Second Parking Lot Chalking is Less Positive

The anonymous Chalk-Hooligans struck the parking lot a couple weeks ago with encouraging, happy chalk messages, and their creations were received positively by most of the Los Altos student body. But recently, another group imitated the Chalk-Hooligans with less positive material.

This similarly anonymous band of students attacked at night on Monday, September 12, chalking a couple spots towards the back of the parking lot. Their artwork included sarcastic comebacks, quips and ever-popular tributes to Cincinnati Zoo gorilla Harambe, written beneath the original Chalk-hooligans’ content.

“We saw pics of people being able to paint their parking spots online and it seemed unfair that we couldn’t put whatever we wanted,” an anonymous member of the group said.  “So I guess you could say we rebelled a little bit.”

The Chalk-Hooligans made it clear that they are not connected to the new artwork.

“They’re the real hooligans here,” a Chalk-Hooligan member said. “It was just really disrespectful…we tried to spread positivity, and love, and they did an overplayed meme.”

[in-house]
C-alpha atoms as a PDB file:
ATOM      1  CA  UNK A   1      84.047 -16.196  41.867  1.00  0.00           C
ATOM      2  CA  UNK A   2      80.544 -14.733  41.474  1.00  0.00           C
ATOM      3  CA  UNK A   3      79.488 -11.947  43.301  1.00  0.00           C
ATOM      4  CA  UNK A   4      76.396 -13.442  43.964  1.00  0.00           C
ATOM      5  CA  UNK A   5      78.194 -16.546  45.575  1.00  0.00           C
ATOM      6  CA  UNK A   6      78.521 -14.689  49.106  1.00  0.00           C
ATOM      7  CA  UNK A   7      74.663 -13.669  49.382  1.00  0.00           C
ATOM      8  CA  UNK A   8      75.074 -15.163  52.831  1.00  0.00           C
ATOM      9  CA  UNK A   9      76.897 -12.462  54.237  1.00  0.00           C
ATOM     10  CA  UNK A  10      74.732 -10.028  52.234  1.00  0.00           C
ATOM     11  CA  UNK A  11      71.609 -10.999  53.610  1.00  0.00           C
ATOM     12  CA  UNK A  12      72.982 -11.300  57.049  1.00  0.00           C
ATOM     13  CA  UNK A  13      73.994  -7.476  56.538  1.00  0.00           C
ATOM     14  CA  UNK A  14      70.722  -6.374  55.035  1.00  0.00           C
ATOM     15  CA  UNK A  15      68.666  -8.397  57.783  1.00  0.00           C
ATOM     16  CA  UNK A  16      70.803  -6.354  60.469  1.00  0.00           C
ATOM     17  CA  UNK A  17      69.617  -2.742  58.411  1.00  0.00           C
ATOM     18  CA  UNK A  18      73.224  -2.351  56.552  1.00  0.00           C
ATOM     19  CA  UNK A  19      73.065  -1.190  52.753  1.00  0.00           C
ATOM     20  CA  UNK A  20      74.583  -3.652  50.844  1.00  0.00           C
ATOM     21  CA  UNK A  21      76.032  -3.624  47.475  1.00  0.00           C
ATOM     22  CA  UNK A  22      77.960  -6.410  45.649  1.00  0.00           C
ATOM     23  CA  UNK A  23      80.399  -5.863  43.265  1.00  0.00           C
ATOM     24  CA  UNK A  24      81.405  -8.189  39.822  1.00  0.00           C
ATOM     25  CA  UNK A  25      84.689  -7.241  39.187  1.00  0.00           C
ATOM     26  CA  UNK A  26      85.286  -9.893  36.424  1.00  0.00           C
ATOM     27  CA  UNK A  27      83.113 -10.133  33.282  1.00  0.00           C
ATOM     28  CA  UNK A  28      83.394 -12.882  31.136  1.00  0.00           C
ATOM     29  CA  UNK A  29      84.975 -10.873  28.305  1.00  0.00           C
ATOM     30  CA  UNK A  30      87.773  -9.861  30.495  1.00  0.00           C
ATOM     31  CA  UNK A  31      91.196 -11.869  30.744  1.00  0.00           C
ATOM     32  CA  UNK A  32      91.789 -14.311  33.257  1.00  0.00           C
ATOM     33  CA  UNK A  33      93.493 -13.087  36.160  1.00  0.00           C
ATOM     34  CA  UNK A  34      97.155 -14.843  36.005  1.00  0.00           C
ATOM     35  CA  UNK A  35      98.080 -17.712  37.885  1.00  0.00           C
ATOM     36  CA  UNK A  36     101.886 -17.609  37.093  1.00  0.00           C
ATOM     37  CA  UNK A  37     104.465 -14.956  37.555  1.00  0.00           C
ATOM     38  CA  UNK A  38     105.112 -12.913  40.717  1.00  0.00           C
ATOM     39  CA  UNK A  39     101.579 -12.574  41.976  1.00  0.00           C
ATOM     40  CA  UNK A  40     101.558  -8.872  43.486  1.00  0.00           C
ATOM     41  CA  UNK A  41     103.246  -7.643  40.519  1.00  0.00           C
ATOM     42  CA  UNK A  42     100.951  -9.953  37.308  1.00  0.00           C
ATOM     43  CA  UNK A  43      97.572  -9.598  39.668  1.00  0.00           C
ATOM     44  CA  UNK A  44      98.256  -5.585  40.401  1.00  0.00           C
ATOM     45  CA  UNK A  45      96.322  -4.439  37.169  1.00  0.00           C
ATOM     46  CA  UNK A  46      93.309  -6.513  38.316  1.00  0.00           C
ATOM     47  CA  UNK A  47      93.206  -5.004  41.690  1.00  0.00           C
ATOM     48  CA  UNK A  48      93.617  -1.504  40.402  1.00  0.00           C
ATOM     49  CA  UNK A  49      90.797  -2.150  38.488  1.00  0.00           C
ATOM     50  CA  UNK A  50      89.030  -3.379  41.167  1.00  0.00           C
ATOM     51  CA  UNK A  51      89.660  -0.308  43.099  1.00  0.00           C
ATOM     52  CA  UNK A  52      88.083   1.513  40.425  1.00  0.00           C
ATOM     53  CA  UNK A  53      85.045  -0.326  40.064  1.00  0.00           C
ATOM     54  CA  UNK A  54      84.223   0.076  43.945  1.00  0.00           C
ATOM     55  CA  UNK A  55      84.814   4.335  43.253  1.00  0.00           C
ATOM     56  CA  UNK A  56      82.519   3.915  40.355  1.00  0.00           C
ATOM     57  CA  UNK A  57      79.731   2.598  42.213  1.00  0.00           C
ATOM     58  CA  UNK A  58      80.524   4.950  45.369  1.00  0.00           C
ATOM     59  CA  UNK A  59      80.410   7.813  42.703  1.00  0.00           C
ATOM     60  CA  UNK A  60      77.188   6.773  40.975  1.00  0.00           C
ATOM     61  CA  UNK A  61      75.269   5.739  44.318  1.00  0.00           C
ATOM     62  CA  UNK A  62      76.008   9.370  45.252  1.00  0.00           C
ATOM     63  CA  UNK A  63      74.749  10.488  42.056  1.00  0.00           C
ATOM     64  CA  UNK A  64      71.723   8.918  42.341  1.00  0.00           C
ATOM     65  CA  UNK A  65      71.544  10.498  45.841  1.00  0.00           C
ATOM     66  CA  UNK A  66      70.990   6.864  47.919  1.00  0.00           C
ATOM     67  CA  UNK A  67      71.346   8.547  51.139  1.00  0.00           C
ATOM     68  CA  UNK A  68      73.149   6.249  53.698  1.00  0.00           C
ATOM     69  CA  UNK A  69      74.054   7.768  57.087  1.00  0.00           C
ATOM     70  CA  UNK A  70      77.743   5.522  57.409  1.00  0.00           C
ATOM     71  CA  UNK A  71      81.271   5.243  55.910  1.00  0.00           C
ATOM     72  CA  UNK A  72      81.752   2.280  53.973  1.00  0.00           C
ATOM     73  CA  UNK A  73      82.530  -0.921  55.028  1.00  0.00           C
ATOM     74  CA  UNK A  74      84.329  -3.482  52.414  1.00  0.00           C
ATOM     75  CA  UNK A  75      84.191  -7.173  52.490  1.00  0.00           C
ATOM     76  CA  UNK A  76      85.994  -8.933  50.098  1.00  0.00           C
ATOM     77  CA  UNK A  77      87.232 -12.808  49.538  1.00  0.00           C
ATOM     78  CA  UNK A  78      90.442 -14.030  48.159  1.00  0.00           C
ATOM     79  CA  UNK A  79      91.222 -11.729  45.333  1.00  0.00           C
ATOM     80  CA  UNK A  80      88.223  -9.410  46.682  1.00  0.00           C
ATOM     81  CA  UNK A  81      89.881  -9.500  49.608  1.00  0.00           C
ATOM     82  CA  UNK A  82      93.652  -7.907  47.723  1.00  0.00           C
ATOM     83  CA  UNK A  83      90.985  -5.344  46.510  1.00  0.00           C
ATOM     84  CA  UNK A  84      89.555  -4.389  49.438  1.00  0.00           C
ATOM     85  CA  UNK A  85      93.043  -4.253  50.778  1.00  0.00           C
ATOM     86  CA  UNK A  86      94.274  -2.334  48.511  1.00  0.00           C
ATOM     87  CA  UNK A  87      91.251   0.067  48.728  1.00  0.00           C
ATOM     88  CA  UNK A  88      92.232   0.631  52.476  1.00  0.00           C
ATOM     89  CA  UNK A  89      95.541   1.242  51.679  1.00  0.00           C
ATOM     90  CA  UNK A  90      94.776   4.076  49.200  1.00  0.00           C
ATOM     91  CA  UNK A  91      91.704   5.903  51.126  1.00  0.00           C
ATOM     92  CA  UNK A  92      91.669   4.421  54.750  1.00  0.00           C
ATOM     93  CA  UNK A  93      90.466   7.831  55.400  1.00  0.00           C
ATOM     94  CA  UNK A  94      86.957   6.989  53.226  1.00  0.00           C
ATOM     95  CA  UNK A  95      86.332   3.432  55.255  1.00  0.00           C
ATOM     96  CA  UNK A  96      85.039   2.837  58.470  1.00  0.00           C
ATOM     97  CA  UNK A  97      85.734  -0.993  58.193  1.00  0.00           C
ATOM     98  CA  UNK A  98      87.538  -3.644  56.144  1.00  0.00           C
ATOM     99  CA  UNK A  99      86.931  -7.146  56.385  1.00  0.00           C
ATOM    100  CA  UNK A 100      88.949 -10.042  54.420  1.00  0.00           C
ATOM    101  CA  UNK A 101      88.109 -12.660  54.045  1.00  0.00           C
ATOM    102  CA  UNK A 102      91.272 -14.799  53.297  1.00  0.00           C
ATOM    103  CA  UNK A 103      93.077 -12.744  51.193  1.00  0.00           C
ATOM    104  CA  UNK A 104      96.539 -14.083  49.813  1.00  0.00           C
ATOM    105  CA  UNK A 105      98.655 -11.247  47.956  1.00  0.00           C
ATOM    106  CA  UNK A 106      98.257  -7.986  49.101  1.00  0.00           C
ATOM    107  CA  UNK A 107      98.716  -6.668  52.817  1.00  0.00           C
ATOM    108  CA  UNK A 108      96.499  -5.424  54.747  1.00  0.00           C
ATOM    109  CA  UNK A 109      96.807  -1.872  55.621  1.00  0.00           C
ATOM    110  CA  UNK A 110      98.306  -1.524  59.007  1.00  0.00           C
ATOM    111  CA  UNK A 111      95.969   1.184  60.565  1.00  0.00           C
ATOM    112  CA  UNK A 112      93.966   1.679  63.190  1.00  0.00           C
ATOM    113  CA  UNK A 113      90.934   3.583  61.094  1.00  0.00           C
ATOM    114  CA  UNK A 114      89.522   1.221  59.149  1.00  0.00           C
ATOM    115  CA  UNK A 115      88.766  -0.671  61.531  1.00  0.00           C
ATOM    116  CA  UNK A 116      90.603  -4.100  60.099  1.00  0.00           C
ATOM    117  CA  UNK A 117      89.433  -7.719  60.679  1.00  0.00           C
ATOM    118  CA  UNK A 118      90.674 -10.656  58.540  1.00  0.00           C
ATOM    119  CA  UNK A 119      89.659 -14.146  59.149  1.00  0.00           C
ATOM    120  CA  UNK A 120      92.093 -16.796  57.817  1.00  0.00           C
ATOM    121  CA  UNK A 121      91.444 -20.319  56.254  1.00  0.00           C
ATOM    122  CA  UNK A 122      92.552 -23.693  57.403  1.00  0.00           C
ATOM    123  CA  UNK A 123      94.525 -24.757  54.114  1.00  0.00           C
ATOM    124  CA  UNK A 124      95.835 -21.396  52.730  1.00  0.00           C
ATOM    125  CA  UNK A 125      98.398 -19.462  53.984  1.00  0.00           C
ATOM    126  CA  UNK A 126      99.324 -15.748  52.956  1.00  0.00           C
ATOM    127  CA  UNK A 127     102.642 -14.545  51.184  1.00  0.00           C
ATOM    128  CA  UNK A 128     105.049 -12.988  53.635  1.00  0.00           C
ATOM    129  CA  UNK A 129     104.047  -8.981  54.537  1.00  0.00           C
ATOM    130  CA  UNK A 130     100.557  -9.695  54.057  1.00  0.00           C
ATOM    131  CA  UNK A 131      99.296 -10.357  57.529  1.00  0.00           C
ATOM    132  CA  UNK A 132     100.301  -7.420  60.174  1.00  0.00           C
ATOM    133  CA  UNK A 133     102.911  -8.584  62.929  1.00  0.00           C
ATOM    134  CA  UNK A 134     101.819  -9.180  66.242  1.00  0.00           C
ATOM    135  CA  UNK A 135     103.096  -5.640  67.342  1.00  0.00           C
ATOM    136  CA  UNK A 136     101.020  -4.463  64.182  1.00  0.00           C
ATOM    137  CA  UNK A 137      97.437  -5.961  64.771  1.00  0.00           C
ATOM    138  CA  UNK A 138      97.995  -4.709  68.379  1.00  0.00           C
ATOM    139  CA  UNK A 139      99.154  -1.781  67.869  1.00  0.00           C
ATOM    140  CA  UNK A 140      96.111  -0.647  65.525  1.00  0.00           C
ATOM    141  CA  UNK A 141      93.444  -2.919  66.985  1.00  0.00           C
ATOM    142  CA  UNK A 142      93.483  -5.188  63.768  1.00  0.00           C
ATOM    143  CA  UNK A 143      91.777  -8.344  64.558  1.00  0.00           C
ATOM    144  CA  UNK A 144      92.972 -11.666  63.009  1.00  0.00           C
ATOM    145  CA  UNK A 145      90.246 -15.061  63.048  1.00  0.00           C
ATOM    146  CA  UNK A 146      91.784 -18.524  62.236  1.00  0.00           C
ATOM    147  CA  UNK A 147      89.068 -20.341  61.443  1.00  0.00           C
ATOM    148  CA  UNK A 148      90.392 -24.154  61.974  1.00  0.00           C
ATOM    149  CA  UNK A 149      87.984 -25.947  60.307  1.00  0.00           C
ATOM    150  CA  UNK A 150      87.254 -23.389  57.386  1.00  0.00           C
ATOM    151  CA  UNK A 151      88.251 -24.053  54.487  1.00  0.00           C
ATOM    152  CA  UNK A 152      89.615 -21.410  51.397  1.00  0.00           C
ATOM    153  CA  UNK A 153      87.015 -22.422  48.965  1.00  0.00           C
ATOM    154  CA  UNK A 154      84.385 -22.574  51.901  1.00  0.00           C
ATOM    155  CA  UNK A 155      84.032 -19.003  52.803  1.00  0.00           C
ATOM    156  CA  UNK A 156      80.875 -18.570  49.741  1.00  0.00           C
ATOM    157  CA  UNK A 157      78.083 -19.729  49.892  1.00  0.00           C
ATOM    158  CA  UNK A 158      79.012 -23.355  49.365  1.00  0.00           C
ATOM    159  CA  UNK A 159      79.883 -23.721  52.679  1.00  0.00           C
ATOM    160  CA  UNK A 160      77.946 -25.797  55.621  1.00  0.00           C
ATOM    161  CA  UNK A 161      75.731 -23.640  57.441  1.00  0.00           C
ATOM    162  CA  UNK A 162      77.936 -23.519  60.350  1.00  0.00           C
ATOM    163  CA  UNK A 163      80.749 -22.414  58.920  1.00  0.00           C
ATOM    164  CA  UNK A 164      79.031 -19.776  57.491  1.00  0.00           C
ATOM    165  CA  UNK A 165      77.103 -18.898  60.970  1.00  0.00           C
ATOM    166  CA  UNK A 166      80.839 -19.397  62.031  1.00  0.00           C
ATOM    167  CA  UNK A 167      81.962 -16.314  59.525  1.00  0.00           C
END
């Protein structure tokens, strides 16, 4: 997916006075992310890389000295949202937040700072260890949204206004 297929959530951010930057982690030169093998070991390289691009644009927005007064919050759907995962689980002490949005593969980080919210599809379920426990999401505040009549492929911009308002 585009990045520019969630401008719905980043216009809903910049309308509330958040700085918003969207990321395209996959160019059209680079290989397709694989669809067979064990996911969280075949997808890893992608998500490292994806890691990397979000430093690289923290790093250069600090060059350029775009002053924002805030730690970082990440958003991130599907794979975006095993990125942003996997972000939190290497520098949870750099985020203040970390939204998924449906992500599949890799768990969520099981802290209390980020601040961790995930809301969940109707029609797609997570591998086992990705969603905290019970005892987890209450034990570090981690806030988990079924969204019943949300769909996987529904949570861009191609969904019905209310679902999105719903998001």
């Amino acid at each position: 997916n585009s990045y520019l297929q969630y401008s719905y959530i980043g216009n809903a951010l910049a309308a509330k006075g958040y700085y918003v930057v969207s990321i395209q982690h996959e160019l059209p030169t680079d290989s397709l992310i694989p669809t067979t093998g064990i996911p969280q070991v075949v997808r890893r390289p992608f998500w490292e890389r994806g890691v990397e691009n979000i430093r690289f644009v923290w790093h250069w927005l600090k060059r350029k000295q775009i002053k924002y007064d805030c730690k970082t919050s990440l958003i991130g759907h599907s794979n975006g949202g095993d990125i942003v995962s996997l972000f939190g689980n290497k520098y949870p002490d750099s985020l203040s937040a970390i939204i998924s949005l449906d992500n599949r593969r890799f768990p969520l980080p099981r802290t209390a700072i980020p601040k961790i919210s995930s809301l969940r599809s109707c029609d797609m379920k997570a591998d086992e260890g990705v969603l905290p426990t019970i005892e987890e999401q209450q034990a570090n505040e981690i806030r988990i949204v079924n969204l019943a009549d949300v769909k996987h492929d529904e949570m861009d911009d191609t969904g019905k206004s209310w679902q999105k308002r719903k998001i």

Administration claimed the incident was relatively foreseeable, mainly because of their lax policy towards the first chalking.

“You want to be consistent about rules like pranks and vandalism,” Assistant Principal Galen Rosenberg said. “We are concerned about the permission that’s implied by not immediately washing it away. And I bet if we had immediately washed it away, no one would have thought to come and write negative comments. It’s too bad, but sort of predictable.”

Regardless of its explicit nature, this second wave of washable “vandalism” shared a similar purpose to the initial messages: to brighten student’s moods and boost morale.

“I just wanted to make people laugh,” the member said. “I think everyone just needs to lighten up a bit, to be honest.”

The Chalk-Hooligans disagreed, arguing that this artwork crossed the line and was a nuisance to administration and the janitors.

“Yes, you’re trying to create something funny that people can look at and laugh, but there are also people that will look at that and be offended,” a Chalk-Hooligan member said. “There are also people who have to clean it up.”